In a decision that delimits the concept of race to physical characteristics that are “immutable,” a federal appeals court ruled last week that firing an employee for wearing her hair in dreadlocks is not racial discrimination.
The case centers on Chastity Jones, a black woman who accepted a job at a Mobile, Alabama, insurance claims processing company in 2010. The company, Catastrophe Management Solutions, required its employees to project “a professional and businesslike image”; Jones claims a white human resources employee told her that she’d need to get rid of her dreadlocks because they “tend to get messy.” When Jones refused to modify her hairstyle, the company rescinded her offer of employment.
Last week, the 11th U.S. Circuit Court of Appeals upheld a lower court’s dismissal of Jones’ Equal Employment Opportunity Commission lawsuit from 2013. The EEOC’s initial claim contended that Catastrophe’s actions, and all policies forbidding dreadlocks, are racially discriminatory because “dreadlocks are a manner of wearing the hair that is physiologically and culturally associated with people of African descent.” Essentially, the EEOC was arguing for a theory of race as a social construct, rather than some kind of biological classification with easily definable bounds. Race “has no biological definition,” the claim read, and besides that, “hairstyle can be a determinant of racial identity.”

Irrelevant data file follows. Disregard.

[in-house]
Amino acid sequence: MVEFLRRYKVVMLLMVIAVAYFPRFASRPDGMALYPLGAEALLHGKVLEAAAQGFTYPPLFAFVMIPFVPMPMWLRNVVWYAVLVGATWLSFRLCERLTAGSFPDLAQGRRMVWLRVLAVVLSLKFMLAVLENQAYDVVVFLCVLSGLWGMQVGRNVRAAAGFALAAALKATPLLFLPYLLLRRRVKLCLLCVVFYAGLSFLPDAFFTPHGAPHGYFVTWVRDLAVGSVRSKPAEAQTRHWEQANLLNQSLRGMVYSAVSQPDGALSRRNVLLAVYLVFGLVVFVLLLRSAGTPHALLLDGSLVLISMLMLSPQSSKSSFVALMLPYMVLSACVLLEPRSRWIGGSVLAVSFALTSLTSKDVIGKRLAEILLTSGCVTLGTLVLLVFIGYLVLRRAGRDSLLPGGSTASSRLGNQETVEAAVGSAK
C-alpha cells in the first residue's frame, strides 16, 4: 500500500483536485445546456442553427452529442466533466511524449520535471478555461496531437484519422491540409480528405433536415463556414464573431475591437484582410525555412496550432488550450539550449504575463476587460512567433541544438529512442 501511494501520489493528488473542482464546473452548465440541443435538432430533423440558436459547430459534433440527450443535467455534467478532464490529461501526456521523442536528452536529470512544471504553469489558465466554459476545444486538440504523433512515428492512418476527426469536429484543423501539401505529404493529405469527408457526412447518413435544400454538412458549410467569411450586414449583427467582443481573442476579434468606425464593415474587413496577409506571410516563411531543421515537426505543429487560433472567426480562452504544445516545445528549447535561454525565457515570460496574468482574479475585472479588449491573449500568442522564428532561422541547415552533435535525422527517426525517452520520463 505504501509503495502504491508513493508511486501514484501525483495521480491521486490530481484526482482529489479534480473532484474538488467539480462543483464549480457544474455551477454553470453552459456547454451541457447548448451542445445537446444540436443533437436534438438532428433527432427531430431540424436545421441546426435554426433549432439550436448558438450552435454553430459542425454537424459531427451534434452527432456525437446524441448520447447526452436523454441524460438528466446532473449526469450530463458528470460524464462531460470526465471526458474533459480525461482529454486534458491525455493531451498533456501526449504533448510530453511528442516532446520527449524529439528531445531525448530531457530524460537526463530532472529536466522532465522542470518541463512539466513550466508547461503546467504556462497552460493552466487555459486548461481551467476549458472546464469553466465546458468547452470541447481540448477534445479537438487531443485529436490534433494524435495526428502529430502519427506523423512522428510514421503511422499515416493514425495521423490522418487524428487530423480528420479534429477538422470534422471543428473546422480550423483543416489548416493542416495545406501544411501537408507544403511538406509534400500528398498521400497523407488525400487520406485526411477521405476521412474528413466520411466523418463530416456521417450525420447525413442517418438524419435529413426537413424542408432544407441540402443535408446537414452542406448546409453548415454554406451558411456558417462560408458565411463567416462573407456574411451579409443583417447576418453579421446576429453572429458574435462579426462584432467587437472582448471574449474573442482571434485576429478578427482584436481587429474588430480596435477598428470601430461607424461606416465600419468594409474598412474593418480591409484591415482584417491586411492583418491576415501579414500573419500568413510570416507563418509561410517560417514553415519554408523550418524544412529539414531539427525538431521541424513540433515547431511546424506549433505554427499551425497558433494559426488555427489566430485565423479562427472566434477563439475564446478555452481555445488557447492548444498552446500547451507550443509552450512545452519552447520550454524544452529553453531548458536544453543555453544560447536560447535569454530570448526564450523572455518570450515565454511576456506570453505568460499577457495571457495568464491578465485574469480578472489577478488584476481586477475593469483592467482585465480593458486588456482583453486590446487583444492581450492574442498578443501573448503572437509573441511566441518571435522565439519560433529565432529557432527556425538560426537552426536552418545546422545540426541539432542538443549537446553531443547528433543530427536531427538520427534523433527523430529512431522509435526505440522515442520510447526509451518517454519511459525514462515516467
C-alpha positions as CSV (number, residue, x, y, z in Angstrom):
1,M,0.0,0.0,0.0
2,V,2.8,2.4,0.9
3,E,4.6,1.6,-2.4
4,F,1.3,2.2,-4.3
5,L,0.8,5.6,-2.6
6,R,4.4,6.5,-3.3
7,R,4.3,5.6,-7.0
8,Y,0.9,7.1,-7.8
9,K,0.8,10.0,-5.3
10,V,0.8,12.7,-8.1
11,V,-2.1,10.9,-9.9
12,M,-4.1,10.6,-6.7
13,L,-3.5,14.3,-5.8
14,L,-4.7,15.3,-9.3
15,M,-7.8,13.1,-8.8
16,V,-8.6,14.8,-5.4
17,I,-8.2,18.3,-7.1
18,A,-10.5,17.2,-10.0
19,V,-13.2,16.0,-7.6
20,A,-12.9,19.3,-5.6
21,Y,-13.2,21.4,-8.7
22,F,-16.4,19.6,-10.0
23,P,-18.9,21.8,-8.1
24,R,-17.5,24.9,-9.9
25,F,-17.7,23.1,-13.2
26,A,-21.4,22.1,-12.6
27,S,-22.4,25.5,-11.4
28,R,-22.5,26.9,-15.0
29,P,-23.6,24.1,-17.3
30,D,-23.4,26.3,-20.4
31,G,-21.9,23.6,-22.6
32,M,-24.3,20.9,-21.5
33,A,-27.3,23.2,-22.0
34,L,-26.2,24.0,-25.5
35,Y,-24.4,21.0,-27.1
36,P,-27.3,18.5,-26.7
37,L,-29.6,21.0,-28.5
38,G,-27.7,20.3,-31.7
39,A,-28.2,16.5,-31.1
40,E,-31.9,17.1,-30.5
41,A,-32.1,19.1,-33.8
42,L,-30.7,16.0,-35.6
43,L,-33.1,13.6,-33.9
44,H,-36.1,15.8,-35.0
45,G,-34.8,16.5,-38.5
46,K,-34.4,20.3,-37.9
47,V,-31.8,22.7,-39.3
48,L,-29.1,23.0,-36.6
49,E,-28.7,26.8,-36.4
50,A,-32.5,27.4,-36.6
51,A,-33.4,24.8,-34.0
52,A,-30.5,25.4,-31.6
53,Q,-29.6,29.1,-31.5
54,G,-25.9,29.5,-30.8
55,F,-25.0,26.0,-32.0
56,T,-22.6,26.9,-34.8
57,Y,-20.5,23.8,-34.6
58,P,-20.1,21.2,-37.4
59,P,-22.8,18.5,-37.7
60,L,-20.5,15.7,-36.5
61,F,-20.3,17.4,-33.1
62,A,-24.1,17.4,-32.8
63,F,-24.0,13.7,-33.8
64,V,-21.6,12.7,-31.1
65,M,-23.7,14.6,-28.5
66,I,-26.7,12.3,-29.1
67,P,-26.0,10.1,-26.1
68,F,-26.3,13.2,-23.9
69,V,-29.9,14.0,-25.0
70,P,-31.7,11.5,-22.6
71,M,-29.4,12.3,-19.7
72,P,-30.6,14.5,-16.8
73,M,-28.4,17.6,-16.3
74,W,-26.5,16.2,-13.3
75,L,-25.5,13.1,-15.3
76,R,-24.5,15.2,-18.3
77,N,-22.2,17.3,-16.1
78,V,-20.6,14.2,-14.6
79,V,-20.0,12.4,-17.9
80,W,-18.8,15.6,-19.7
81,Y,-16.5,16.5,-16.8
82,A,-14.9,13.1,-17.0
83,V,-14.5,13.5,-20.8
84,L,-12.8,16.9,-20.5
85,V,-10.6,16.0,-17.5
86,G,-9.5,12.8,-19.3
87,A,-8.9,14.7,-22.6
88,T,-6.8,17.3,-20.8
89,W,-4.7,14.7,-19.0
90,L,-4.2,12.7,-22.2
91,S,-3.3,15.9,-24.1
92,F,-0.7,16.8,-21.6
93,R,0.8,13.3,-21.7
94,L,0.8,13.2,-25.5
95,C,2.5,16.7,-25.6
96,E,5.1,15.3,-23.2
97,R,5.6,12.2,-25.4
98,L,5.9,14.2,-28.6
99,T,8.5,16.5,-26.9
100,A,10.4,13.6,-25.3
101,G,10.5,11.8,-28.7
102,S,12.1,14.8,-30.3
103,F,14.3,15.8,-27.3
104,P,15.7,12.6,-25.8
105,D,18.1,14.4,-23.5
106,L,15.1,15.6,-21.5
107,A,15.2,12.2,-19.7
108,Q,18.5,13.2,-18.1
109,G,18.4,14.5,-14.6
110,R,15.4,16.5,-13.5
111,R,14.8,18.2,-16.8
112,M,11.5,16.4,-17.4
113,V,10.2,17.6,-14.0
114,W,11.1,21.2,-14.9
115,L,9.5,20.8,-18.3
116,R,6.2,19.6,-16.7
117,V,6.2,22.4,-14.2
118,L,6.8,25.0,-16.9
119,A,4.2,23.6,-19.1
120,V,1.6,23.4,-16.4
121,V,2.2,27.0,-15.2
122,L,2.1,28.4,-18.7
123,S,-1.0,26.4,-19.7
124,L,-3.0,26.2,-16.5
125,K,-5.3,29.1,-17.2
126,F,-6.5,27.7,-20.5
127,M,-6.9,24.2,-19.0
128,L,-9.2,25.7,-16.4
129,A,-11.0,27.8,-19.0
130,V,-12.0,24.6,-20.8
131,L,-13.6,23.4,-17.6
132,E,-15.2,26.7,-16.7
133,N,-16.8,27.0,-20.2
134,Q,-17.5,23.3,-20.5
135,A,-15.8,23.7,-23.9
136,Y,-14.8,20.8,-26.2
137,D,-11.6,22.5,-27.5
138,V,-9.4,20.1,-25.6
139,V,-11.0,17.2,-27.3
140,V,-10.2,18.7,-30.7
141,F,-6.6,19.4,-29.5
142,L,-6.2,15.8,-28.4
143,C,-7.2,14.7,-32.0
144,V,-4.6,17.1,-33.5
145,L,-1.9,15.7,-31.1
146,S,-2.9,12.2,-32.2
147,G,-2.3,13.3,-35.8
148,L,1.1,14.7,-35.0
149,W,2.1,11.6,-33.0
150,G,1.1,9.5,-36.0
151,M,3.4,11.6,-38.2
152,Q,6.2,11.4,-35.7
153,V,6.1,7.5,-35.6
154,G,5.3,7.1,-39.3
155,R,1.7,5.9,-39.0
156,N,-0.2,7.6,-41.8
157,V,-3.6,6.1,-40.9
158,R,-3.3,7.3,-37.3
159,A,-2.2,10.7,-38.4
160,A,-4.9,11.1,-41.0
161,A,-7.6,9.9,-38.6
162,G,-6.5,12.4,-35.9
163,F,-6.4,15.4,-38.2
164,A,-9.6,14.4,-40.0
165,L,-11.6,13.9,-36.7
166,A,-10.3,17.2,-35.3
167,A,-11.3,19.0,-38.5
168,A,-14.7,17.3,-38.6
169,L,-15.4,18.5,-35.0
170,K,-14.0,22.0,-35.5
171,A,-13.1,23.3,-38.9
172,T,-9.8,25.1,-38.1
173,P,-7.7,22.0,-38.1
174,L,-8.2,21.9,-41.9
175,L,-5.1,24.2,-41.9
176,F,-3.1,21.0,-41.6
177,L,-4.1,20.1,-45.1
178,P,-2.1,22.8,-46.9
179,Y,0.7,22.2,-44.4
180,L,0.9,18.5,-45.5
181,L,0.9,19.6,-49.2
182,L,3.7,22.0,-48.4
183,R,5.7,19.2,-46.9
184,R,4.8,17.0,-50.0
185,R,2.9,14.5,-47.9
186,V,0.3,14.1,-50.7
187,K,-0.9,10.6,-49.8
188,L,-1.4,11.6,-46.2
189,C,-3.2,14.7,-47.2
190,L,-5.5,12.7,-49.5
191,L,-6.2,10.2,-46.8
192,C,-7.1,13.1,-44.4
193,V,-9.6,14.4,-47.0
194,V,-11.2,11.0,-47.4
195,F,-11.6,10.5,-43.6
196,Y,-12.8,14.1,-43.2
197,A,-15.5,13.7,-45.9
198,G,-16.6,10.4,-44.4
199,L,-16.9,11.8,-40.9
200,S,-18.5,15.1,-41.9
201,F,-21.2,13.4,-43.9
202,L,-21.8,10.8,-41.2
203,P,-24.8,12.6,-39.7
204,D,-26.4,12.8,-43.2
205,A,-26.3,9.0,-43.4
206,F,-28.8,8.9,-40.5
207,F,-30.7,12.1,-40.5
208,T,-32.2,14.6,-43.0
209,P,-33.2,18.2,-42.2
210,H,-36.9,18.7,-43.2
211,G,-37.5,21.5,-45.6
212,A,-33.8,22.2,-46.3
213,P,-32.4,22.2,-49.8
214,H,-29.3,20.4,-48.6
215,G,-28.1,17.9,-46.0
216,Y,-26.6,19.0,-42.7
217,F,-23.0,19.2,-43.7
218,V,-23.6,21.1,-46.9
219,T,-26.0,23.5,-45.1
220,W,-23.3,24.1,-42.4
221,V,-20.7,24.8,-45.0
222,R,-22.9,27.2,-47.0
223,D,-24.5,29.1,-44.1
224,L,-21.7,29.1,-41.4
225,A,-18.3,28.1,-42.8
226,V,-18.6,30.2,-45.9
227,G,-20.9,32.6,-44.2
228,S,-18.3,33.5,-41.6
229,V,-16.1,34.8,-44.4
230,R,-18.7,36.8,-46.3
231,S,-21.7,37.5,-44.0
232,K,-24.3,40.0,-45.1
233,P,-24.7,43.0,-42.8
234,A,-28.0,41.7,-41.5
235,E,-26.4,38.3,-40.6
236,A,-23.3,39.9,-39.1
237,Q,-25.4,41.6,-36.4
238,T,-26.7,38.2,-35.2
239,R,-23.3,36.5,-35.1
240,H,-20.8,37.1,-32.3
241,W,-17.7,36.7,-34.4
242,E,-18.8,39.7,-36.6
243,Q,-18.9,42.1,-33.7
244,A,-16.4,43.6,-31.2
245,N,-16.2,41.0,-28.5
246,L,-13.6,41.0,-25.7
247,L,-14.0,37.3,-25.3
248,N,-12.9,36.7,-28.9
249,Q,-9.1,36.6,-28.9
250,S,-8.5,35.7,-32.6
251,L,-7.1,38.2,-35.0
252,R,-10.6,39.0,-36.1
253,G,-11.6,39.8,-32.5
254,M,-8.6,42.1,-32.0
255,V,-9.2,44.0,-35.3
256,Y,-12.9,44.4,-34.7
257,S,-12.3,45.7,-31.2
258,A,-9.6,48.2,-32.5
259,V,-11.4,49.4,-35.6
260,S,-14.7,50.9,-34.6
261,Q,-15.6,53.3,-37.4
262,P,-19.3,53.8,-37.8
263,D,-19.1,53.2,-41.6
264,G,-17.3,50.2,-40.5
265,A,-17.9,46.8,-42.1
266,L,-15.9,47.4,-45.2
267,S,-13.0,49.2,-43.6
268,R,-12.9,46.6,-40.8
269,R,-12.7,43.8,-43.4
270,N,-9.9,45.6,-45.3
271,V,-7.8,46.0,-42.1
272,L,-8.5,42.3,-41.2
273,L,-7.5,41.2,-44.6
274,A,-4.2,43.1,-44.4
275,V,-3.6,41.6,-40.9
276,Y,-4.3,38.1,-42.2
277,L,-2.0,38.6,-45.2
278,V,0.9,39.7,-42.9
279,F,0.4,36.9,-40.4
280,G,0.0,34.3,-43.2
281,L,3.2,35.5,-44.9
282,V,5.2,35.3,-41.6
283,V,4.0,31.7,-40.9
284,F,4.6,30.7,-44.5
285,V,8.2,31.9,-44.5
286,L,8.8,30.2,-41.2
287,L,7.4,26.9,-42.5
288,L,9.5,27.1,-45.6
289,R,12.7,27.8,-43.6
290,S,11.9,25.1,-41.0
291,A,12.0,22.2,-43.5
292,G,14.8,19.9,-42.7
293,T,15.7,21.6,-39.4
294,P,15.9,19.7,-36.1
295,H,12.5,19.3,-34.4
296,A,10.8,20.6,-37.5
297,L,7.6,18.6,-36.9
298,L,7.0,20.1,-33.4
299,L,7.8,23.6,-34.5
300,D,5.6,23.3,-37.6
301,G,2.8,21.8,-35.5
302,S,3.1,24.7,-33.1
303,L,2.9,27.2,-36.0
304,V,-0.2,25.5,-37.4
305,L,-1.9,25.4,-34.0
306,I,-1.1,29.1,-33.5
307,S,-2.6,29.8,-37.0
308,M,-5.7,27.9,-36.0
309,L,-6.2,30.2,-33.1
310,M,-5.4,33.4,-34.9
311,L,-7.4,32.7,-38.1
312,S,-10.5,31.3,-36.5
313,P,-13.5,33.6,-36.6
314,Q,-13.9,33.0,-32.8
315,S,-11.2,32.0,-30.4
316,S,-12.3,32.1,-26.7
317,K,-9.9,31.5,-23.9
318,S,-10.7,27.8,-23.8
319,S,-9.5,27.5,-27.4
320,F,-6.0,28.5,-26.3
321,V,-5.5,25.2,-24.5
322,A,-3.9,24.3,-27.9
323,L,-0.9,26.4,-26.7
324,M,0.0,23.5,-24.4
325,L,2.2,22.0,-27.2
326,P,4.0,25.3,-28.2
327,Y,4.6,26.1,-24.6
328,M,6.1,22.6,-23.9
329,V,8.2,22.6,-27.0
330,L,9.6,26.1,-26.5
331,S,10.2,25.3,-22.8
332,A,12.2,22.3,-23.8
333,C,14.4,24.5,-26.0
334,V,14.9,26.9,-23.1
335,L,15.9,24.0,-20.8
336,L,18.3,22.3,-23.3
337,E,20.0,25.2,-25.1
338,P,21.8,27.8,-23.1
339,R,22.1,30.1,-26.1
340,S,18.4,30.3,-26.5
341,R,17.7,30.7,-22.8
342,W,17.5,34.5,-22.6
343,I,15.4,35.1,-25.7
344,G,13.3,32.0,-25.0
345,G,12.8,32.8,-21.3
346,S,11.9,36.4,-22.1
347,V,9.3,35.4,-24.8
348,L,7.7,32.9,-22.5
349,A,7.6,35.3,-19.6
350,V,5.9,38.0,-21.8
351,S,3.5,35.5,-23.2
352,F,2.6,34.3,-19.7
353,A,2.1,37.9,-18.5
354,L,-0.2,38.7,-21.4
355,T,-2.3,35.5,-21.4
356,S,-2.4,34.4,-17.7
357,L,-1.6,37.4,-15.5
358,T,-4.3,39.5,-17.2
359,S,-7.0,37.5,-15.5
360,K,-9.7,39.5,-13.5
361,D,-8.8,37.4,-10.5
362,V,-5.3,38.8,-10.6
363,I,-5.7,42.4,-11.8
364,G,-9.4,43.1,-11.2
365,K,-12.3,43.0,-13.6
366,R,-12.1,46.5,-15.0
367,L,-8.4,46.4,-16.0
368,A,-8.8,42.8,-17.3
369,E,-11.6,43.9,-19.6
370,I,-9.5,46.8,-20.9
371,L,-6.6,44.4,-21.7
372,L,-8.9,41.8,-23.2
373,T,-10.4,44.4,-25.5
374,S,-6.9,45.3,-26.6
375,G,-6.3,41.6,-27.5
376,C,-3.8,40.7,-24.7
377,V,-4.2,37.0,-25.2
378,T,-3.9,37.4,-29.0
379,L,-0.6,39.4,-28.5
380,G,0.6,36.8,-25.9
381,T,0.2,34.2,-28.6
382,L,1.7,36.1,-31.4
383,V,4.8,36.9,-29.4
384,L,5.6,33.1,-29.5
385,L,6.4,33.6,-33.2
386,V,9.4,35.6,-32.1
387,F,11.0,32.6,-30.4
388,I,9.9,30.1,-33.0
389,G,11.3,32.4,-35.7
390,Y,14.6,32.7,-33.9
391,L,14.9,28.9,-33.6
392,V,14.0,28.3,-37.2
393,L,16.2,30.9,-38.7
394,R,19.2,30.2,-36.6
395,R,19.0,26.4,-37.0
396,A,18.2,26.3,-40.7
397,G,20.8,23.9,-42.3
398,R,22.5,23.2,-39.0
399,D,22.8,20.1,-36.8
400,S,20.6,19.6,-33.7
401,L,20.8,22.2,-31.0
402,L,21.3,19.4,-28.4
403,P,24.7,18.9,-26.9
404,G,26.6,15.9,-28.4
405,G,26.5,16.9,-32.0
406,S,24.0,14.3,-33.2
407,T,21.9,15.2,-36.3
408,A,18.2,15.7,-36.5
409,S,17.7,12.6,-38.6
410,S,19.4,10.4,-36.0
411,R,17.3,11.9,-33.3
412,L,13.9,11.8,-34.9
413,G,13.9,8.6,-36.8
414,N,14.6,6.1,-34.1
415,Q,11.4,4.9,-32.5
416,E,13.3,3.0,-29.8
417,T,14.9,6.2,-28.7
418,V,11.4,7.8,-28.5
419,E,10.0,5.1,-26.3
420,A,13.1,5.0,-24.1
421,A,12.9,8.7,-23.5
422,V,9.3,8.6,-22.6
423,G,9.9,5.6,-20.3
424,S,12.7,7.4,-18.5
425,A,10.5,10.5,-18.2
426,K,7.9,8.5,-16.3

The Alabama appeals court disagreed, voting 3–0 to dismiss the suit. “We recognize that the distinction between immutable and mutable characteristics of race can sometimes be a fine (and difficult) one, but it is a line that courts have drawn,” Judge Adalberto Jordan wrote in the decision. “So, for example, discrimination on the basis of black hair texture (an immutable characteristic) is prohibited by Title VII, while adverse action on the basis of black hairstyle (a mutable choice) is not.”
This decision is one setback among a series of recent victories among black women fighting to wear their hair in traditionally black hairstyles at work. Last year, a black Baltimore woman fired from Hooters for having blond streaks in her hair (it was “unnatural,” managers claimed) won $250,000 in a discrimination suit. In 2014, at the urging of female members of the Congressional Black Caucus, the U.S. military changed hairstyle regulations that forbade women from wearing the kinds of cornrows, dreadlocks, twists, and double ponytails that black troops might use to keep their hair out of their faces. The recommended styles, advocates argued, were difficult to manage for black women with natural hair. The Pentagon eventually agreed.
That’s one reason why last week’s appeals court decision is so wrongheaded. Dreadlocks don’t just have a long, deep history within black culture—they’re also directly connected to black hair texture. But focusing on physical traits while ignoring cultural signifiers of race is to misunderstand the entire construct. Nothing is permanent or absolute in race. Even the traits the court describes as “immutable” can be changed: Skin can be lightened; hair can be straightened. Theories of race as a clear-cut system of binary physical attributes have led to such dehumanizing classification measures as the paper bag test and the pencil test. Racial categories have always been subjective and culturally informed. “Professional,” “businesslike,” and “neat” are subjective, too. It’s no coincidence that traditional black hairstyles so often fall on the adverse side of those terms’ interpreted meanings. It’s discrimination.